Breeding Bird Atlas 2 Species Accounts
- Fairly widespread and strongly increasing
The two-toned silhouette of a soaring Turkey Vulture is familiar to just about everyone. Whether they’re cruising along the shoulder of the Mass Pike for fresh roadkill or gliding over Quabbin Reservoir treetops in search of dead deer, ominous-looking Turkey Vultures have become fairly commonplace in the Commonwealth. Far from spreading disease, these efficient necrophages keep our roadways tidy by consuming roadkill. Given their steadily increasing numbers, it is incredible to think that, just a century ago, the notion of Turkey Vultures ever breeding in the Bay State was laughable at best.
Historic StatusIn 1878, Joel Asaph Allen noted in his annotated list of the birds of Massachusetts that the more southerly breeding “Turkey Buzzards” had been seen at least twice in Massachusetts, but not since 1864 (Allen1878). Had he compared notes with William Brewster, he would have known that one was also found in Waltham in 1867 (Brewster 1906). These few pilgrims were the beginning of a colonization that would lead to a change in the Turley Vulture’s status from “accidental” visitor in Massachusetts to breeding species. It would take another 80 years before positive evidence of breeding was established. First, an immature bird was found dead on Mount Everett in 1945; but on August 29, 1954, the question of breeding was resoundingly answered in the affirmative when a nest containing two downy young was discovered in Tyringham (Veit & Petersen 1993).
Atlas 1 DistributionThe Atlas 1 distribution of Turkey Vultures in Massachusetts offers an interesting snapshot of a range expansion in progress. The regions from the Taconic Mountains to the Worcester Plateau held the bulk of the occupied blocks in Atlas 1. Generally, percentages of block occupancy were higher in the western ecoregions and dropped eastward. Turkey Vulture breeding activity fell sharply east of the Worcester Plateau, with the species occupying only 1.9% of Coastal Plains and 0.9% in the Bristol/Narragansett Lowlands.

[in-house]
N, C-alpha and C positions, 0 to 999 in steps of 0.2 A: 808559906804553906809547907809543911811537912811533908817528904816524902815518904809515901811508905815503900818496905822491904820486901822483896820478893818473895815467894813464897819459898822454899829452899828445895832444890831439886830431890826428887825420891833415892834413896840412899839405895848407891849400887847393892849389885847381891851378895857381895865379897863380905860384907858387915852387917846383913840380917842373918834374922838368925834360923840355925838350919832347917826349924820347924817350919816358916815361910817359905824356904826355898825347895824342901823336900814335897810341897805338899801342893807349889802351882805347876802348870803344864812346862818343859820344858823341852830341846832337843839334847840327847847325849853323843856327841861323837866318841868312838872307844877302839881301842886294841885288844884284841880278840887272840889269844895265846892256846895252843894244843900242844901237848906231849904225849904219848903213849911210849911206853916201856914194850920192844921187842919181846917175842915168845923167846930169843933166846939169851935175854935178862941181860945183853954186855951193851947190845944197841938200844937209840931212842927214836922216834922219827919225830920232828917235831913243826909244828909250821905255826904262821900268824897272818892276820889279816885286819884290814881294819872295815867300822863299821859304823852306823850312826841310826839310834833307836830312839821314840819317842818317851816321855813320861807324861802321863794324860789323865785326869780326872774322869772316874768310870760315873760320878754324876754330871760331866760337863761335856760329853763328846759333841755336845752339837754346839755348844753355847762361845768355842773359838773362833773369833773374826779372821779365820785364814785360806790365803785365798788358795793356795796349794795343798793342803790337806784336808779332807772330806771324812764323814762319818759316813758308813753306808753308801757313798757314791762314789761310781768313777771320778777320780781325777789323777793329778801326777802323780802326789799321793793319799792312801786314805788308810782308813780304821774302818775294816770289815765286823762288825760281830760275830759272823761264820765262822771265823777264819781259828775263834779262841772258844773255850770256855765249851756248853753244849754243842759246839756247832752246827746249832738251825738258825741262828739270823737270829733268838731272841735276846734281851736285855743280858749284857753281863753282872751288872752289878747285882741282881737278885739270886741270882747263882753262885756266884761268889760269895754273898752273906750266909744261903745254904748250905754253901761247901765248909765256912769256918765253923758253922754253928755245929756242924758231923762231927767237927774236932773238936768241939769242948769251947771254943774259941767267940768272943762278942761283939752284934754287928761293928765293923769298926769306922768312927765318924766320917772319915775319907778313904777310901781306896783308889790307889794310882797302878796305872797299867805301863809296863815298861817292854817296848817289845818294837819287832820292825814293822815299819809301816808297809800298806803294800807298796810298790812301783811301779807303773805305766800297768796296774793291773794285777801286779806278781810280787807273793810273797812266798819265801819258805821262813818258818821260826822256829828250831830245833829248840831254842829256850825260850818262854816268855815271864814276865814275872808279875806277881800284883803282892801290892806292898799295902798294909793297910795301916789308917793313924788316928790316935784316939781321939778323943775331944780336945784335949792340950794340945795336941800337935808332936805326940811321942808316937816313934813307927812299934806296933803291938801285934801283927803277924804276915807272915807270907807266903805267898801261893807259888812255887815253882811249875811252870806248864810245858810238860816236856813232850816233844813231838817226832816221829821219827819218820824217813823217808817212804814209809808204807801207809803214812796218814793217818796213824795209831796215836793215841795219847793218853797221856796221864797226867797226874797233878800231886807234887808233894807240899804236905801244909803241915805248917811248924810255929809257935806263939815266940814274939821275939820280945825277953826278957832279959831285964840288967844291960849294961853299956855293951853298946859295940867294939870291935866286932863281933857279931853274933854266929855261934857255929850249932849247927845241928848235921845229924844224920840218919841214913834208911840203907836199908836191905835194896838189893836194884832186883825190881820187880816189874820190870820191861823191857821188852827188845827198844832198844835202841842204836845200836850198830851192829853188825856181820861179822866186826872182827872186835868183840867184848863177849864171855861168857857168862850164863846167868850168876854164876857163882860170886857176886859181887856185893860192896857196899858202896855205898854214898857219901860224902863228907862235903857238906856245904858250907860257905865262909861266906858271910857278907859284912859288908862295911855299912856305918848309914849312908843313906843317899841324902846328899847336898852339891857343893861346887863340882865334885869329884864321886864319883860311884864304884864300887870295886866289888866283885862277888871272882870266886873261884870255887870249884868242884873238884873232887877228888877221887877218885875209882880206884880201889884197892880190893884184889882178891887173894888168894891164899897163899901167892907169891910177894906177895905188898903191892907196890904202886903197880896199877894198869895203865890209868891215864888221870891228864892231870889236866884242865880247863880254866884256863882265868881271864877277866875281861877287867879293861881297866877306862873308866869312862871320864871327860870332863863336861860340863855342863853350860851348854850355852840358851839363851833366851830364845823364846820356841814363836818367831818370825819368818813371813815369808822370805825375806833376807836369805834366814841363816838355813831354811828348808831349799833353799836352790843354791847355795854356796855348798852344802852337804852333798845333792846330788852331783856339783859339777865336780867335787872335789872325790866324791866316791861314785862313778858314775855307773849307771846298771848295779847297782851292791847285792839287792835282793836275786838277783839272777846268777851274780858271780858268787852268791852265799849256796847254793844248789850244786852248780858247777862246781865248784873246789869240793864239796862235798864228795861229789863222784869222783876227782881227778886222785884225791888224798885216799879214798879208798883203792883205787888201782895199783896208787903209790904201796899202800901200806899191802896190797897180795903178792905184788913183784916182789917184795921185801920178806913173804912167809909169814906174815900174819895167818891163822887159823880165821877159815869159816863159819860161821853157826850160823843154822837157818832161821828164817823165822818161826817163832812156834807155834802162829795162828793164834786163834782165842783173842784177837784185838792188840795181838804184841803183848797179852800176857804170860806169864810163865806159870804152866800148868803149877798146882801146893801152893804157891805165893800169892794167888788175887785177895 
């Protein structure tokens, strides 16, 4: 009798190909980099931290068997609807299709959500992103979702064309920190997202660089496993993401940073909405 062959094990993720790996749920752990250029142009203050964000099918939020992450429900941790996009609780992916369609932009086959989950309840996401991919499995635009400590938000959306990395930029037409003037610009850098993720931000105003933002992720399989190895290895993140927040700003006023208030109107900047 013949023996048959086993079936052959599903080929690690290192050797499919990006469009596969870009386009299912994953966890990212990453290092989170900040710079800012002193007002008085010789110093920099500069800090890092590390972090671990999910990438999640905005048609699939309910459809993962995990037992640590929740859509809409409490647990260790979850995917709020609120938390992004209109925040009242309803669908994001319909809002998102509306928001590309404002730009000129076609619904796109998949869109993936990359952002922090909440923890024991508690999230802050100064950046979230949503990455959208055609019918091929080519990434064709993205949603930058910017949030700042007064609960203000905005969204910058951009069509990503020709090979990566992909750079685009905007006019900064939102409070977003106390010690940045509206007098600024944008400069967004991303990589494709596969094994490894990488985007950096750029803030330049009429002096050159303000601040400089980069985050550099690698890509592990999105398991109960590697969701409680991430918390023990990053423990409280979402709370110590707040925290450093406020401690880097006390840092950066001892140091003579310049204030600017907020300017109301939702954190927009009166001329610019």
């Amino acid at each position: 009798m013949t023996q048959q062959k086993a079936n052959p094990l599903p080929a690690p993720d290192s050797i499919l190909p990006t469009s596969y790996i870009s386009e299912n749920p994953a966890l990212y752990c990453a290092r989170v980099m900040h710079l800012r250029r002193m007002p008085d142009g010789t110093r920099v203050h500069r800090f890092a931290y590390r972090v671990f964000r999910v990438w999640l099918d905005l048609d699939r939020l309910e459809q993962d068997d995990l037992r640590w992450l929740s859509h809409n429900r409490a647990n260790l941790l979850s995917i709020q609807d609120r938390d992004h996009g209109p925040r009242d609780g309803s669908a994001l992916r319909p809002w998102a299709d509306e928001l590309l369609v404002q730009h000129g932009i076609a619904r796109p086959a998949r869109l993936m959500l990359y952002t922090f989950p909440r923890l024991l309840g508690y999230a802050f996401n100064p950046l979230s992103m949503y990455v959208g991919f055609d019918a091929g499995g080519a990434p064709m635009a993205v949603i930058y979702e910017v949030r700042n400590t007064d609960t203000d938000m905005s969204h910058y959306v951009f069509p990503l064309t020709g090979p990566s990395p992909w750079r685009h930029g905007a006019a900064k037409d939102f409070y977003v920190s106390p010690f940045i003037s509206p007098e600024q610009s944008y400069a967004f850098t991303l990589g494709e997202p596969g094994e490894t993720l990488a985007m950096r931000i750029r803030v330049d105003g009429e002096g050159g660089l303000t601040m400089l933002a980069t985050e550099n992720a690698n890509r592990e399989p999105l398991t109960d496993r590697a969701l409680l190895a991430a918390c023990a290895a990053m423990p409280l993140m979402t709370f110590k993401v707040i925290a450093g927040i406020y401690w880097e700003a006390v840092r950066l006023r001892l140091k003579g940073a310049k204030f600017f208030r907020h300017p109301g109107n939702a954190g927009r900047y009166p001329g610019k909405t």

Atlas 2 Distribution and ChangeThe breeding distribution of Turkey Vultures in the state was more uniform by the end of Atlas 2. Most western ecoregions reported Turkey Vultures soaring through the majority of blocks, though the Berkshire Highlands and Worcester Plateau both contained notable areas where vultures were absent. Turkey Vultures had a strong presence in the Coastal Plains, especially Essex County, though they were somewhat scarcer within the well-developed flatlands of the Boston Basin. The Bristol/Narragansett Lowlands also had a fair number of Turkey Vultures present during the Safe Date period but no Confirmed breeding. Conversely, mainland Cape Cod had Turkey Vultures Confirmed to be nesting in 3 blocks despite a genuine scarcity of sightings elsewhere in the ecoregion. The almost-complete presence of Turkey Vultures on Nantucket suggests that the species has begun breeding there as well.
Atlas 1 Map
Atlas 2 Map
Atlas Change Map
|Atlas 1||Atlas 2||Change|
|Ecoregion||# Blocks||% Blocks||% of Range||# Blocks||% Blocks||% of Range||Change in # Blocks||Change in % Blocks|
|Marble Valleys/Housatonic Valley||26||66.7||20.3||29||74.4||6.5||3||7.7|
|Lower Berkshire Hills||7||25.0||5.5||20||64.5||4.5||12||44.4|
|Connecticut River Valley||12||21.4||9.4||37||56.9||8.2||20||41.7|
|Lower Worcester Plateau||16||21.6||12.5||44||55.0||9.8||16||29.6|
|S. New England Coastal Plains and Hills||5||1.9||3.9||137||48.4||30.5||110||48.7|
|Bristol and Narragansett Lowlands||1||0.9||0.8||33||28.9||7.3||30||29.7|
|Cape Cod and Islands||0||0.0||0.0||19||13.2||4.2||17||14.2|